Inappropriate development policy

Mismatch between public policy and current scientific knowledge
Erroneous development policy
Government development policy may be based on biased, incomplete or out of date knowledge. In this case the development may fail to achieve the intended goals, or may have detrimental side effects.
The imposition of a market economy on traditional cultures in the name of development -- for example, the insistence that everyone produce and consume more -- can dissolve the ties to family, land, community, and place on which indigenous peoples traditionally rely for their security. Thus development projects intended to relieve the poverty of indigenous peoples may, by causing the loss of cultural identity, engender the very powerlessness they aim to remedy.

In 1994, the British government continued the policy of allowing old development orders to stand, rather than setting time limits on their validity. It allowed new stone quarrying to start up, based on orders that it had signed in 1947. At that time, the aim had been to further the reconstruction of Britain after World War II. Hundreds of these old orders exist and are now being re-registered. Standards of excavation were previously less strict and the capacity to excavate much lower, so there is fear that the countryside will be destroyed because the old orders do not take into account the new methods. In addition, the original aim of rebuilding Britain is no longer valid, and so the old orders should be rescinded, not re-registered.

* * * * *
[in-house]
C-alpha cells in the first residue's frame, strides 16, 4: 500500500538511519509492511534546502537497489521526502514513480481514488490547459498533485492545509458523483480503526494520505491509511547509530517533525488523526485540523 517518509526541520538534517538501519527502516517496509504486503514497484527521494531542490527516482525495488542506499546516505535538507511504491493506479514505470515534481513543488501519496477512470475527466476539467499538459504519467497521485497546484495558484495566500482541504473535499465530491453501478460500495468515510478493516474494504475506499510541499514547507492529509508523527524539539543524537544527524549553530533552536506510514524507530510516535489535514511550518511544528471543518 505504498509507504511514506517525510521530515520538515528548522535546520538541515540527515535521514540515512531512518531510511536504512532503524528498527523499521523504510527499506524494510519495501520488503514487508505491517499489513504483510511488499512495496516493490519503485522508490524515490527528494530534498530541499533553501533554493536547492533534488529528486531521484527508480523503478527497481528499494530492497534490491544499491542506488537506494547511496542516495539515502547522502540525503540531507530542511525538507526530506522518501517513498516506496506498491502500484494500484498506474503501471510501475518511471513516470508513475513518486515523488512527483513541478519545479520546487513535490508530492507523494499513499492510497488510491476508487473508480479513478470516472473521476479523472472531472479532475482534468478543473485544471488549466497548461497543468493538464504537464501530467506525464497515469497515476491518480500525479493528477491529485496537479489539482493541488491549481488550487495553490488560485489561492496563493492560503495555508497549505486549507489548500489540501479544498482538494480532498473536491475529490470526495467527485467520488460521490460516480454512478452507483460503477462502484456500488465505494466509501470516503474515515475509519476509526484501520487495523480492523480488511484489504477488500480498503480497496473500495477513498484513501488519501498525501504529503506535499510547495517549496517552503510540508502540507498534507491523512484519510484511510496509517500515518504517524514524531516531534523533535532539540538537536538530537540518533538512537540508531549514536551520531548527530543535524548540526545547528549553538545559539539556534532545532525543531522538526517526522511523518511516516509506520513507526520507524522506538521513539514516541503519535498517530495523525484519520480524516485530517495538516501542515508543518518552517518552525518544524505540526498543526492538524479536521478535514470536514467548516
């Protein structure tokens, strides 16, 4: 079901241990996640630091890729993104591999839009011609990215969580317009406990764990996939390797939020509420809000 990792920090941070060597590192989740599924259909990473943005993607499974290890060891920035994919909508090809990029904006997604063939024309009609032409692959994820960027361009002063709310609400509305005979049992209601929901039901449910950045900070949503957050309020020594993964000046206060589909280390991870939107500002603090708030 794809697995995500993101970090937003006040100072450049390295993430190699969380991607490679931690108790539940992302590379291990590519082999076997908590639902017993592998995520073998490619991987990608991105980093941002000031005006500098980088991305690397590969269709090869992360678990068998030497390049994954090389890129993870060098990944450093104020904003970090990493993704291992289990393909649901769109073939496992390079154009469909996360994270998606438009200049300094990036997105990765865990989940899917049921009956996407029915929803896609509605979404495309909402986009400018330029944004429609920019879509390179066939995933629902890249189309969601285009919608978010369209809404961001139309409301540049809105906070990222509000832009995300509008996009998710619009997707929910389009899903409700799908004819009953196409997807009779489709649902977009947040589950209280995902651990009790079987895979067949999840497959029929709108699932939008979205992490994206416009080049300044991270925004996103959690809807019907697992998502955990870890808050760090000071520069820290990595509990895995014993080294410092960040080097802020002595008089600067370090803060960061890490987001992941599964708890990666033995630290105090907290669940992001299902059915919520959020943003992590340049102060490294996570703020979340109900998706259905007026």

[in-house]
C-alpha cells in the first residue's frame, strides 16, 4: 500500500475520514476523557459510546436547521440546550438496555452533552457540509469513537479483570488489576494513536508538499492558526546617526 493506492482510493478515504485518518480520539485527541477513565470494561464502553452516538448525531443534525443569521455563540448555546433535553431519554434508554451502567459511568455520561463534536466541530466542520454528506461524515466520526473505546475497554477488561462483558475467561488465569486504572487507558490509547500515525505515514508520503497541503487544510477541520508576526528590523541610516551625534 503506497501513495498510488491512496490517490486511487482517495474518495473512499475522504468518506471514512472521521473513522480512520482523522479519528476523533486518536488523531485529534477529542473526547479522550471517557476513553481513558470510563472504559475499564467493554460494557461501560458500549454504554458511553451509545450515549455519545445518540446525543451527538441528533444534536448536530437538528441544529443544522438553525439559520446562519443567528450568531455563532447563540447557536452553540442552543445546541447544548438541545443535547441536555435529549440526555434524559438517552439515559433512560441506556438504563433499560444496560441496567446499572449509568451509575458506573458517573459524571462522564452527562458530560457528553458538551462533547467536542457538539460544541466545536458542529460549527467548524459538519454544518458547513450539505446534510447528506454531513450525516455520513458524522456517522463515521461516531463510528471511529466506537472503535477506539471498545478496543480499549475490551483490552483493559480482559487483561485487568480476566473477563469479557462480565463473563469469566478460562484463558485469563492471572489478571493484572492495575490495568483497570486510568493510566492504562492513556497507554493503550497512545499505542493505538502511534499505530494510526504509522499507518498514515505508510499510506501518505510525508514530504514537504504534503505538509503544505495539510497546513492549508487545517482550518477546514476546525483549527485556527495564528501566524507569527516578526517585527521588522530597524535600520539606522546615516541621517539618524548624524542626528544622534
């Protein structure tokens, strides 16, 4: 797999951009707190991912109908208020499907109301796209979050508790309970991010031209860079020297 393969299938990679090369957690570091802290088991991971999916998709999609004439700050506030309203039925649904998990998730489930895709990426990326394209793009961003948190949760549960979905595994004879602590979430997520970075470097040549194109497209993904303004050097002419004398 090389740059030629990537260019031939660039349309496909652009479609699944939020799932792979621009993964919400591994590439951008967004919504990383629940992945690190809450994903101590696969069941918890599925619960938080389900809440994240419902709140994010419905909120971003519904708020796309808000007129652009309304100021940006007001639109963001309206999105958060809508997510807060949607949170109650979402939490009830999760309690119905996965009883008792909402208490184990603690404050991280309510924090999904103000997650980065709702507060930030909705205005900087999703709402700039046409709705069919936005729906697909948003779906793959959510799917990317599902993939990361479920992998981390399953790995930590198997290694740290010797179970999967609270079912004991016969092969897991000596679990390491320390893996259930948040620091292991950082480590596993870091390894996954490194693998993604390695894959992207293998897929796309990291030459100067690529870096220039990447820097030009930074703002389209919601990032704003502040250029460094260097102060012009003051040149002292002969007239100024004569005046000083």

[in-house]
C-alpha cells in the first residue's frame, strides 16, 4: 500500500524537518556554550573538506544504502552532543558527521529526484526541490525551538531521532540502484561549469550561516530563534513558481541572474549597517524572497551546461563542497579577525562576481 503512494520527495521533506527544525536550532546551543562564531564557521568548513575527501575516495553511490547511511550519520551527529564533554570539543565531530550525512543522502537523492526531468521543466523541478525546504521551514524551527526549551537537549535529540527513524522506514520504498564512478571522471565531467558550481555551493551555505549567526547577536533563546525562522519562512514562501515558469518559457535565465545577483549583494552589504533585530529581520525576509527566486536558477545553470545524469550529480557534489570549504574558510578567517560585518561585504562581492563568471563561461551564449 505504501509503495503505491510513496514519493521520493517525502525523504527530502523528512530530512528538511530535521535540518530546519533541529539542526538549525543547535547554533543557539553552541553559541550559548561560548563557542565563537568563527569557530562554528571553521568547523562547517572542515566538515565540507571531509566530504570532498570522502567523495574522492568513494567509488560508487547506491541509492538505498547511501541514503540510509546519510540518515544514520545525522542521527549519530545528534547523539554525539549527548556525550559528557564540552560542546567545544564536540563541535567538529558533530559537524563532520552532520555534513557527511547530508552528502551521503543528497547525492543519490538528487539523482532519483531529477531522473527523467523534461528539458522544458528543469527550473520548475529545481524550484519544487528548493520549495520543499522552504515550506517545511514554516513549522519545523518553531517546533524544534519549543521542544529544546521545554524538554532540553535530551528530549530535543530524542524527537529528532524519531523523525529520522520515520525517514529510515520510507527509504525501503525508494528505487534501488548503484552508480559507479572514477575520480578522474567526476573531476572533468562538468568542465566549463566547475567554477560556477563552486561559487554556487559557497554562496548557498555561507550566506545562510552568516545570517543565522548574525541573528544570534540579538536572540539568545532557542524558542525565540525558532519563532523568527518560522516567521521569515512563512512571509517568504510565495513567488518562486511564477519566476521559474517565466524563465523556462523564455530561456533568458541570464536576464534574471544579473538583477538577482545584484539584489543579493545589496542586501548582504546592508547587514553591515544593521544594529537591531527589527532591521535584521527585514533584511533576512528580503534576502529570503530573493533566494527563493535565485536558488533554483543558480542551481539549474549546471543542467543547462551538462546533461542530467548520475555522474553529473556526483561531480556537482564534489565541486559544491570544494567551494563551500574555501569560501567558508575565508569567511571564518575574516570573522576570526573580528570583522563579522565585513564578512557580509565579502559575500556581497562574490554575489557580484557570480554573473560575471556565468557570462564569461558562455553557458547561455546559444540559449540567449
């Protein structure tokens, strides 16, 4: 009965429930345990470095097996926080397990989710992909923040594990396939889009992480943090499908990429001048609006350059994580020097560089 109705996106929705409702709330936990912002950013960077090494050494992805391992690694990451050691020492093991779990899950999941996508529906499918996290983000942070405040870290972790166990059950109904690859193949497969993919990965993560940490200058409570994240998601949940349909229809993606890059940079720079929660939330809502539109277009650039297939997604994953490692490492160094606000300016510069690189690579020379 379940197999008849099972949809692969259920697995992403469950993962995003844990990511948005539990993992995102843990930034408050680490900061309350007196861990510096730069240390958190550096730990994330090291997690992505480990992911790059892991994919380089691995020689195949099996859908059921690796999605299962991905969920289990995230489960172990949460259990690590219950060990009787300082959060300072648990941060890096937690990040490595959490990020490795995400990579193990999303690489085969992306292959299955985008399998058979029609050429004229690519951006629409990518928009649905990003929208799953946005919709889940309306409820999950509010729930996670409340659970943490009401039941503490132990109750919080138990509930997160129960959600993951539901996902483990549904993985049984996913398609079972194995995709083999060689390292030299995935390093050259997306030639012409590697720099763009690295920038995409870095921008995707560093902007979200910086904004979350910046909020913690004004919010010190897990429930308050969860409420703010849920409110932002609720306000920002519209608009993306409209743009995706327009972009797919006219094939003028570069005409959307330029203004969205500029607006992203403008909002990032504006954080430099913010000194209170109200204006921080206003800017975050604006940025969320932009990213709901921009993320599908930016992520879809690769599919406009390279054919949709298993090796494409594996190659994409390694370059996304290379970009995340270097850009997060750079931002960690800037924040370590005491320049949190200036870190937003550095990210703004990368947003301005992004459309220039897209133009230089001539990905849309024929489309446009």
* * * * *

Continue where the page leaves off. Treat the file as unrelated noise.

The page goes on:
(F) Fuzzy exceptional problems